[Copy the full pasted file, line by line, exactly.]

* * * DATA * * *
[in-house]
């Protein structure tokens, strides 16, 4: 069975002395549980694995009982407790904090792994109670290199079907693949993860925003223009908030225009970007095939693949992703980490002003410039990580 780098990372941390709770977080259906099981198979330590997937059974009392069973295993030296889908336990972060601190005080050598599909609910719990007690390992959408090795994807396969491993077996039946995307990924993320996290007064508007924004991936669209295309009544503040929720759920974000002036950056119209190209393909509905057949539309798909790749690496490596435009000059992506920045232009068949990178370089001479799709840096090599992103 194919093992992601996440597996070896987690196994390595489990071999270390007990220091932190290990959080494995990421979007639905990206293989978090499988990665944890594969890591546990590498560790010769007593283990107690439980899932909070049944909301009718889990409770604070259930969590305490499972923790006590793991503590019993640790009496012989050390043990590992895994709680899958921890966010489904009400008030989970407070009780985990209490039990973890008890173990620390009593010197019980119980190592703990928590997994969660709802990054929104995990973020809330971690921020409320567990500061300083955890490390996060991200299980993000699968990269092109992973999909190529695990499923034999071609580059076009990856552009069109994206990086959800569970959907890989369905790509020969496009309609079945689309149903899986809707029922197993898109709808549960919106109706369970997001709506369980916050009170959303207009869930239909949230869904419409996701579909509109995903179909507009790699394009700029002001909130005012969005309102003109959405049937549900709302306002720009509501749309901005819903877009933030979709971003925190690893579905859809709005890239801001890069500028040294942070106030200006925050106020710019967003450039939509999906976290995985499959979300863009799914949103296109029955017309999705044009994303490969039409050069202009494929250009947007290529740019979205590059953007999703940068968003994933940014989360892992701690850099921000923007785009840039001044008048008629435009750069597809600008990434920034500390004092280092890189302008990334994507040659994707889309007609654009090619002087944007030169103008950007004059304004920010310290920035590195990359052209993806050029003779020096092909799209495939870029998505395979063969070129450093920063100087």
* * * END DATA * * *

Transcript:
[in-house]
């Protein structure tokens, strides 16, 4: 069975002395549980694995009982407790904090792994109670290199079907693949993860925003223009908030225009970007095939693949992703980490002003410039990580 780098990372941390709770977080259906099981198979330590997937059974009392069973295993030296889908336990972060601190005080050598599909609910719990007690390992959408090795994807396969491993077996039946995307990924993320996290007064508007924004991936669209295309009544503040929720759920974000002036950056119209190209393909509905057949539309798909790749690496490596435009000059992506920045232009068949990178370089001479799709840096090599992103 194919093992992601996440597996070896987690196994390595489990071999270390007990220091932190290990959080494995990421979007639905990206293989978090499988990665944890594969890591546990590498560790010769007593283990107690439980899932909070049944909301009718889990409770604070259930969590305490499972923790006590793991503590019993640790009496012989050390043990590992895994709680899958921890966010489904009400008030989970407070009780985990209490039990973890008890173990620390009593010197019980119980190592703990928590997994969660709802990054929104995990973020809330971690921020409320567990500061300083955890490390996060991200299980993000699968990269092109992973999909190529695990499923034999071609580059076009990856552009069109994206990086959800569970959907890989369905790509020969496009309609079945689309149903899986809707029922197993898109709808549960919106109706369970997001709506369980916050009170959303207009869930239909949230869904419409996701579909509109995903179909507009790699394009700029002001909130005012969005309102003109959405049937549900709302306002720009509501749309901005819903877009933030979709971003925190690893579905859809709005890239801001890069500028040294942070106030200006925050106020710019967003450039939509999906976290995985499959979300863009799914949103296109029955017309999705044009994303490969039409050069202009494929250009947007290529740019979205590059953007999703940068968003994933940014989360892992701690850099921000923007785009840039001044008048008629435009750069597809600008990434920034500390004092280092890189302008990334994507040659994707889309007609654009090619002087944007030169103008950007004059304004920010310290920035590195990359052209993806050029003779020096092909799209495939870029998505395979063969070129450093920063100087």